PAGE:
In 1895, “natural healer” Daniel David (DD) Palmer reasoned that when a vertebra was out of alignment, it caused pressure on nerves. In 1897, Palmer opened his first college, The Palmer College of Cure, now known as Palmer College of Chiropractic, Davenport, Iowa (3).
Today, there are 18 chiropractic colleges in the United States and many more throughout the world (4). Some of the chiropractic colleges are Universities that grant academic degrees in addition to the Doctor of Chiropractic degree (DC). Others only grant Doctor of Chiropractic degrees.
In the 1970s, the federal government took control of chiropractic education in the U.S. The United States Department of Education oversees chiropractic education by recognizing the Council for Chiropractic Education (CCE) (4):
“CCE maintains recognition by the United States Department of Education as the national accrediting body for Doctor of Chiropractic Programs and chiropractic solitary purpose institutions of higher education.”
All 18 of the chiropractic colleges in the United States are accredited by the Council for Chiropractic Education.
In the United States, the licensure of chiropractors is controlled by the individual states, and all 50 U.S. states officially license chiropractors, allowing them to practice with their Doctor of Chiropractic degree (DC). Chiropractors are considered to be primary health care providers, which means (in part) that the public may choose chiropractic care without requiring a referral from another health care provider.
As a result of their education and examination procedures, chiropractors are legally allowed to provide a number of services to their patients. These include physical therapy, exercise, tissue work, dietary advice, use of supplements, the taking of and the interpretation of x-rays, etc. But the central core of chiropractic clinical practice is the use of mechanical care, and the primary form of mechanical care is specific line-of-drive manipulation (the chiropractic adjustment).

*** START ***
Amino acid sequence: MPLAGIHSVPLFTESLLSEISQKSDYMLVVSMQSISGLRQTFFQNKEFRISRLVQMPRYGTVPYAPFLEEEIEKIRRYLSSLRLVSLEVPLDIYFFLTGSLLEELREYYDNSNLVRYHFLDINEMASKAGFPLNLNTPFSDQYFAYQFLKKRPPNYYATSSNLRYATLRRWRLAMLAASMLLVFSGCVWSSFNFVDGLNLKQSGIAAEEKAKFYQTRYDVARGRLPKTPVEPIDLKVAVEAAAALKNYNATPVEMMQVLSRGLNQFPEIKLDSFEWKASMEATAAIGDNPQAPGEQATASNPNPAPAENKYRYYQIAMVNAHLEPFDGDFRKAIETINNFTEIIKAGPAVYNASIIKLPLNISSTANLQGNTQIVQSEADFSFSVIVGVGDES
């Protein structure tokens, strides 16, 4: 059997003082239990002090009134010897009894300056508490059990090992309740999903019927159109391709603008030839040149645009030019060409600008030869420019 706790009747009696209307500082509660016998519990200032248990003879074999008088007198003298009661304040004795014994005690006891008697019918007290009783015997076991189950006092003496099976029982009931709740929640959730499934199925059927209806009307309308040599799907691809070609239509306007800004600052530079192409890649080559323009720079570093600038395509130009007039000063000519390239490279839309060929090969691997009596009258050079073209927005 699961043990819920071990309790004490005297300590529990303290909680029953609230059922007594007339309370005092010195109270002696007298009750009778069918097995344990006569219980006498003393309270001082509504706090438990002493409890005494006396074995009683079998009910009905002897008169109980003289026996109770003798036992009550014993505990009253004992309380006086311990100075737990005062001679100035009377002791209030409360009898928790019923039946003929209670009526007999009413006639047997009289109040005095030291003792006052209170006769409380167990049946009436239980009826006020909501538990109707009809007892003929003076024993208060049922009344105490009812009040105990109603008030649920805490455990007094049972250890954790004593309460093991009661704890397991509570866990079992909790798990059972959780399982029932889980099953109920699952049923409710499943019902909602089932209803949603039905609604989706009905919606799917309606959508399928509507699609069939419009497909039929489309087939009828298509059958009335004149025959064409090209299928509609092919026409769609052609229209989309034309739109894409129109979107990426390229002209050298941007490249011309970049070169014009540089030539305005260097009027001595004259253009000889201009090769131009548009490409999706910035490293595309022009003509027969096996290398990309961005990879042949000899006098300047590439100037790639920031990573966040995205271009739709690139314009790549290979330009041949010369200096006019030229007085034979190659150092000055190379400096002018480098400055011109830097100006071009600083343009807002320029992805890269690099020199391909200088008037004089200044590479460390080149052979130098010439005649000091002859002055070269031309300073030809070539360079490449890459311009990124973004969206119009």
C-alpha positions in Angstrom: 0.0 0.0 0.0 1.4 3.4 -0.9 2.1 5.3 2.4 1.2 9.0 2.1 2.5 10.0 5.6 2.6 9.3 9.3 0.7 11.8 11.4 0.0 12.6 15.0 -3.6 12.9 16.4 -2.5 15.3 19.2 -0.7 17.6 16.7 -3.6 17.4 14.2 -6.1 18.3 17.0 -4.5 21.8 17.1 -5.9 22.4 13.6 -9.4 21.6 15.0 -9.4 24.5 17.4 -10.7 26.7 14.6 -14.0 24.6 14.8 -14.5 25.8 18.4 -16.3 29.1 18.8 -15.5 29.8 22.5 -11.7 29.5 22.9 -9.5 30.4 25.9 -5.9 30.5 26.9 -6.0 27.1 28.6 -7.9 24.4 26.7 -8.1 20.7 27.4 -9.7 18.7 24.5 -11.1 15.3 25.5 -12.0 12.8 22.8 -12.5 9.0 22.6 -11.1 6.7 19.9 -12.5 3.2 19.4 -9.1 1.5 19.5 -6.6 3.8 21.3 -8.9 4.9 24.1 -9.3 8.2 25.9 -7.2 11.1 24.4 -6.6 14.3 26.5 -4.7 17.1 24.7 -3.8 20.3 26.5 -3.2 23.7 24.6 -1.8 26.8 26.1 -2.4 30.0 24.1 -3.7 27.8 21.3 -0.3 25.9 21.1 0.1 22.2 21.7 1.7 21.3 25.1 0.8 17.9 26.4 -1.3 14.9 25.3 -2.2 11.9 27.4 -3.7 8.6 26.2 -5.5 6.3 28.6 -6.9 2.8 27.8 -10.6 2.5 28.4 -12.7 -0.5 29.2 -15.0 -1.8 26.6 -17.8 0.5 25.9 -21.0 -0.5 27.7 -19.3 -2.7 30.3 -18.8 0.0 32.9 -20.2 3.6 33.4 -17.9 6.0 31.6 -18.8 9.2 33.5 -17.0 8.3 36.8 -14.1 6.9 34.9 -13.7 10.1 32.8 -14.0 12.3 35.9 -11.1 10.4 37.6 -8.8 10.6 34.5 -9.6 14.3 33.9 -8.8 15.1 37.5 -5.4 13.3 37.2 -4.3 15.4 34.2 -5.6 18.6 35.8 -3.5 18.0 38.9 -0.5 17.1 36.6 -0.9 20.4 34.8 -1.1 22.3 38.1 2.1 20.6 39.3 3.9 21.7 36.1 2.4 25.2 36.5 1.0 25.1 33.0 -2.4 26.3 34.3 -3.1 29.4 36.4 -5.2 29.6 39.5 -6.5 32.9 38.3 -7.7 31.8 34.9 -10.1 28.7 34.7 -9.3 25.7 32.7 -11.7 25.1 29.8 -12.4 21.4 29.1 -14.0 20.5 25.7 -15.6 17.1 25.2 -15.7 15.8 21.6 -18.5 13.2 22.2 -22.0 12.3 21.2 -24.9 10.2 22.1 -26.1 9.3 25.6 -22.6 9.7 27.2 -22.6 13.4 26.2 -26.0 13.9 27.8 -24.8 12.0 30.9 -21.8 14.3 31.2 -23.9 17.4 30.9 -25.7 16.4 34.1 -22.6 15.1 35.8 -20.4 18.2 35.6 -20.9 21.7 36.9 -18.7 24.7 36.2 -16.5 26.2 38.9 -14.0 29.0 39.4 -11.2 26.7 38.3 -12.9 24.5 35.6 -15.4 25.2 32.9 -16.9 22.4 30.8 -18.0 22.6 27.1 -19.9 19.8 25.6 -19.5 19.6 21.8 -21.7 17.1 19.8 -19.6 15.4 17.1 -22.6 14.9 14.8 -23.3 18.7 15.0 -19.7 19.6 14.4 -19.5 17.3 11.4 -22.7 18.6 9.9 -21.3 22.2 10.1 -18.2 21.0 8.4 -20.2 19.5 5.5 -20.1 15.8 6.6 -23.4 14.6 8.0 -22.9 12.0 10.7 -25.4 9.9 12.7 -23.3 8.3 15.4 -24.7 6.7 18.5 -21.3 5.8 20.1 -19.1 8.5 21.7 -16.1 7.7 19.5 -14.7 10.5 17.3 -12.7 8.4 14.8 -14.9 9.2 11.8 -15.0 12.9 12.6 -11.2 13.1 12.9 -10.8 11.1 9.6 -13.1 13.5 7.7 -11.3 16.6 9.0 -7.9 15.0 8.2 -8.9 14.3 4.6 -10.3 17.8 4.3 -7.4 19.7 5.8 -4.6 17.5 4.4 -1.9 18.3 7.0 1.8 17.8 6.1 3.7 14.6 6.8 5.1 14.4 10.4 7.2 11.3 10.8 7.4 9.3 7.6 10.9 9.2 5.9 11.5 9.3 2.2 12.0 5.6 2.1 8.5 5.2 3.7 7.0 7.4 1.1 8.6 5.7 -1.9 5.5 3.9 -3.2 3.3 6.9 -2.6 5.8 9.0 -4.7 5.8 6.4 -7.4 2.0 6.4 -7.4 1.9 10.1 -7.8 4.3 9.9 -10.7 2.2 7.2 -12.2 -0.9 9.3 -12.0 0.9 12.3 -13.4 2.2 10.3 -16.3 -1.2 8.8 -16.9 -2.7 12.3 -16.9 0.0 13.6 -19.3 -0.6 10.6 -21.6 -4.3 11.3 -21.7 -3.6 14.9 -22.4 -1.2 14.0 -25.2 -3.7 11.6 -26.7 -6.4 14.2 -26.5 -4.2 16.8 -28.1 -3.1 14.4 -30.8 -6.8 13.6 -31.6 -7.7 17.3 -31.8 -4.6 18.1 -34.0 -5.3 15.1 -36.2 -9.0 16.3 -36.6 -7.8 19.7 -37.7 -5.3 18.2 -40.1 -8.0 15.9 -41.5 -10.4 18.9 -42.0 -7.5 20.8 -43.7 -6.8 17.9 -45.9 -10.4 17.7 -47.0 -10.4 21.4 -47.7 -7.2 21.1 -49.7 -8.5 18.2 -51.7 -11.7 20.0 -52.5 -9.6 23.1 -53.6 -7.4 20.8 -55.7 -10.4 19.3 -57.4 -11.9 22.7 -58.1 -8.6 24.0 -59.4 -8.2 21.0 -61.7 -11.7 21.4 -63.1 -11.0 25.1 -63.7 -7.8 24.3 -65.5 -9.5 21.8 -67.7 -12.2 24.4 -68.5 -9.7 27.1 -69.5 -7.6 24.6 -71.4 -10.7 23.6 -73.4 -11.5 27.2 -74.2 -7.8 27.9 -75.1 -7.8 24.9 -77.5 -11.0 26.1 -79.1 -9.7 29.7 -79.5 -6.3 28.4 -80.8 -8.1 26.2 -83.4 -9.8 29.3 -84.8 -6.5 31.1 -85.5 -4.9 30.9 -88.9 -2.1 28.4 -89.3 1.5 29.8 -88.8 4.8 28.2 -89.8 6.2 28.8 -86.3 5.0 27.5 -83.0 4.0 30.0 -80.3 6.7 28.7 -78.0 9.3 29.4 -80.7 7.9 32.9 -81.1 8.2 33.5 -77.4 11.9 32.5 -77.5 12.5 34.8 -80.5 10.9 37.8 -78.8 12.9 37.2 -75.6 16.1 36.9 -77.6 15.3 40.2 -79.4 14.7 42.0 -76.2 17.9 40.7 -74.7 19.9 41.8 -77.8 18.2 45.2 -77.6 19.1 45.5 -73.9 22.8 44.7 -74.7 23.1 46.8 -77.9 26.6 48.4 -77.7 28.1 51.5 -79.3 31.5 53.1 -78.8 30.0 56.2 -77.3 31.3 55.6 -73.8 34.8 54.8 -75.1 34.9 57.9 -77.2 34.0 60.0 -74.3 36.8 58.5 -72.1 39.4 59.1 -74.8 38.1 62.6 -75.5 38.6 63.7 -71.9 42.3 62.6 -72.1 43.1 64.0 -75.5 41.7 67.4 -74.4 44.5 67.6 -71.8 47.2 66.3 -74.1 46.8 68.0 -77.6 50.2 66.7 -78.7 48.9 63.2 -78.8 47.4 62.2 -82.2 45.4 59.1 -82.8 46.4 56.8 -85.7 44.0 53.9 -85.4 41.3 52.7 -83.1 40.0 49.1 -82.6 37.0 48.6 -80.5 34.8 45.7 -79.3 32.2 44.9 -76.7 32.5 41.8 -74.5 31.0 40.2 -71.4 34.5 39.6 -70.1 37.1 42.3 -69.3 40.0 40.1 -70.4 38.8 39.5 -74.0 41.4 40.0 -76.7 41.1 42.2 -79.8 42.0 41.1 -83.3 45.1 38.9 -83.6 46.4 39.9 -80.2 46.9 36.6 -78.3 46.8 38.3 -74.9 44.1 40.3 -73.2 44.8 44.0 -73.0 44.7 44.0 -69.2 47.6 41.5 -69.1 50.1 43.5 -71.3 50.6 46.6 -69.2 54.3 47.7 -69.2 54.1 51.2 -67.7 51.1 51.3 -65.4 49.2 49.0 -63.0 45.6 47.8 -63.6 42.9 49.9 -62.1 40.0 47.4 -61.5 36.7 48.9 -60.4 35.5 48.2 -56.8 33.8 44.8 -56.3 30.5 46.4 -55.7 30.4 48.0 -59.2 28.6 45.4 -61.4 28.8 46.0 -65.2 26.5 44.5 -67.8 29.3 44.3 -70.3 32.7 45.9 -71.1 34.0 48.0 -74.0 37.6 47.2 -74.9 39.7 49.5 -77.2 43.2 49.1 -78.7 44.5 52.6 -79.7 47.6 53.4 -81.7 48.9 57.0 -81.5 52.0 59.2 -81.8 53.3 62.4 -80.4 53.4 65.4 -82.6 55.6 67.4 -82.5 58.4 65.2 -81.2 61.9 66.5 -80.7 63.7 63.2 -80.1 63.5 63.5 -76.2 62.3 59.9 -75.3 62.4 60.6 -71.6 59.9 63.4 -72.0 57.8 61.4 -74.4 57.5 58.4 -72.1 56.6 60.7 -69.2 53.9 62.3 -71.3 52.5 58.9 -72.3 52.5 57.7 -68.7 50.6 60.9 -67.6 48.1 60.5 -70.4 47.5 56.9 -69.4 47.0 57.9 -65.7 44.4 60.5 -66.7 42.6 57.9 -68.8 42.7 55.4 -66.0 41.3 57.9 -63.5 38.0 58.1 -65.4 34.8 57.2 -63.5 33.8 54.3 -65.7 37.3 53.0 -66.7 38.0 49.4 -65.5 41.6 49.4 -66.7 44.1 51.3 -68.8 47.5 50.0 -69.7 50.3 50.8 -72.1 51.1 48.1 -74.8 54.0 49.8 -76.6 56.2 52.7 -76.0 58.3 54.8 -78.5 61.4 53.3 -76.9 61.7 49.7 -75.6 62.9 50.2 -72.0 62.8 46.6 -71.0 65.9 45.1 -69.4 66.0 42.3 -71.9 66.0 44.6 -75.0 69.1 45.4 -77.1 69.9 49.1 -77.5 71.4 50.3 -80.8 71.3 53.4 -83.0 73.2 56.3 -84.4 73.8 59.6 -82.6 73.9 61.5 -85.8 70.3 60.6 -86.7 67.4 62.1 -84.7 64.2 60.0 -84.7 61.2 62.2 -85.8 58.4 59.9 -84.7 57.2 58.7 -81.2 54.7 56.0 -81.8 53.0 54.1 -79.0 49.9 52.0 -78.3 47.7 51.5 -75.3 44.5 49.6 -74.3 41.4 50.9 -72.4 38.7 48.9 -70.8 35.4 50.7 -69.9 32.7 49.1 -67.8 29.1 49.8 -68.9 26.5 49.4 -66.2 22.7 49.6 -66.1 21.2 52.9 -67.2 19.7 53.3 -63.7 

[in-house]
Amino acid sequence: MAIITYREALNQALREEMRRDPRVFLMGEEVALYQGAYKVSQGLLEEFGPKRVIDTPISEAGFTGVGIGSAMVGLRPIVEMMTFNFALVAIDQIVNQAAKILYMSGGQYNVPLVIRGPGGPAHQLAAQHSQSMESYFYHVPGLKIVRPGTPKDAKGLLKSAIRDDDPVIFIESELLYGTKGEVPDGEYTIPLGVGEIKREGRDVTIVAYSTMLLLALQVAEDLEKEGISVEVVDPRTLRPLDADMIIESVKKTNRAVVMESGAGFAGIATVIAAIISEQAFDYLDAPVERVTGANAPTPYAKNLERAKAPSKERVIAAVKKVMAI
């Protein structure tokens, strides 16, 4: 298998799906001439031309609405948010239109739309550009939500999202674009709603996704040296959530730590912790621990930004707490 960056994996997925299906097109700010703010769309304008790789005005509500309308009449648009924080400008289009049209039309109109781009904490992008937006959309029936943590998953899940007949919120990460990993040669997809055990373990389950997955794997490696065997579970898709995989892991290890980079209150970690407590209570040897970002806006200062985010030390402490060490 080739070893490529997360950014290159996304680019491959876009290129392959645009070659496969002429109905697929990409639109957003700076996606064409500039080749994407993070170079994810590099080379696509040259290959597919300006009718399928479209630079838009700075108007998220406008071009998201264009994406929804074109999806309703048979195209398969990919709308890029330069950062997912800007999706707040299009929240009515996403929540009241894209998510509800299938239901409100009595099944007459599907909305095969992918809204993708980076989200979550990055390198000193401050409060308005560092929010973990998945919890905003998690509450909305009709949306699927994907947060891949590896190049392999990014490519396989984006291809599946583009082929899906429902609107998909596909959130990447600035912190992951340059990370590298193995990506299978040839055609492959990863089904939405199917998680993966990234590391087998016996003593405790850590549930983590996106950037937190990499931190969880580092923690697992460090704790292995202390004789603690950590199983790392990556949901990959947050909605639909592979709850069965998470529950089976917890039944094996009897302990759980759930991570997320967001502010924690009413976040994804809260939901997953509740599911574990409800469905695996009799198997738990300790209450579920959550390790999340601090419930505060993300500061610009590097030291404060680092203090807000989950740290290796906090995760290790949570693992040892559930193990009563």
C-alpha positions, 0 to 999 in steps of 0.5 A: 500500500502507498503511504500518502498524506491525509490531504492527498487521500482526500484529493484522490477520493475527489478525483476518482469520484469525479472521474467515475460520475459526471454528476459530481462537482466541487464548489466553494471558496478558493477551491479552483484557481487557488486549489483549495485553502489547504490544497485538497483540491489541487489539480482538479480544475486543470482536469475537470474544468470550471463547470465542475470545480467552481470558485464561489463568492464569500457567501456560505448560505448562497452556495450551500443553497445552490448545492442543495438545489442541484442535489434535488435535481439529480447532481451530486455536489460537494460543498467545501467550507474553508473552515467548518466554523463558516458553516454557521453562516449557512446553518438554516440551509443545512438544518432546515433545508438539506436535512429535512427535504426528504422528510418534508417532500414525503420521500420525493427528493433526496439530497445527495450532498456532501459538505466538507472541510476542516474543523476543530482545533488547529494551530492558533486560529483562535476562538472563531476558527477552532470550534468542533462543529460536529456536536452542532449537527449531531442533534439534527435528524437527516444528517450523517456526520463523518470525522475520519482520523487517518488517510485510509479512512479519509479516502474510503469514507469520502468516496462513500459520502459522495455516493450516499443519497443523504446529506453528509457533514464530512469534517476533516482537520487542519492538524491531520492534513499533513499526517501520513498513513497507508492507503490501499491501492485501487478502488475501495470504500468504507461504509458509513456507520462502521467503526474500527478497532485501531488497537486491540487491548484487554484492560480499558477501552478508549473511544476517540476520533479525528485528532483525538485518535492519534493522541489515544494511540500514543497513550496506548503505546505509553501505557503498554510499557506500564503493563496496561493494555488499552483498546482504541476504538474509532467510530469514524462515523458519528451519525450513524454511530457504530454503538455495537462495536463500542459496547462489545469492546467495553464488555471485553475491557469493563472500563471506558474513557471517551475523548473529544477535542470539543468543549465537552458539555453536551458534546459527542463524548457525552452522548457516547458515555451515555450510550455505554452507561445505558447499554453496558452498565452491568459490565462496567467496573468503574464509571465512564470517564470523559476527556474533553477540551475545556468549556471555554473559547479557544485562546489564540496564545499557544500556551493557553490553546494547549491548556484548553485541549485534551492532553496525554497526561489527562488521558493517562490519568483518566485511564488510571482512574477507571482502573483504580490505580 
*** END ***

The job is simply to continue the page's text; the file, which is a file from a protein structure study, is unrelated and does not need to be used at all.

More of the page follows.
A typical chiropractic visit involves an assessment of posture and joint motion (possibly with the use of x-rays), helping the chiropractor assess the manner in which his/her patient exists and functions mechanically in a gravity environment. Abnormal findings are usually treated mechanically and primarily with the use of the chiropractic adjustment.
Early-on, many chiropractors were taught and believed that the physiological basis for their mechanical care was to treat compressive neuropathology (aka the “pinched nerve”). Although some chiropractic patients do suffer from compressive neuropathology, the majority (90+%) of their patients do not suffer from nerve compression (5).
It is now largely accepted that chiropractic adjustments mechanically activate a neurological sequence of events that close the pain gate (explained later) (5, 6, 7).
The primary points are that mechanical integrity in a gravity environment is important for how people feel and function, and that chiropractic adjusting influences mechanical integrity in a positive way. Chiropractors are trained to be mechanical providers of care. Ninety-three percent of patients who chose to initially see a chiropractor do so for spinal pain complaints (8). Satisfaction among patients with these complaints was exceptional (8).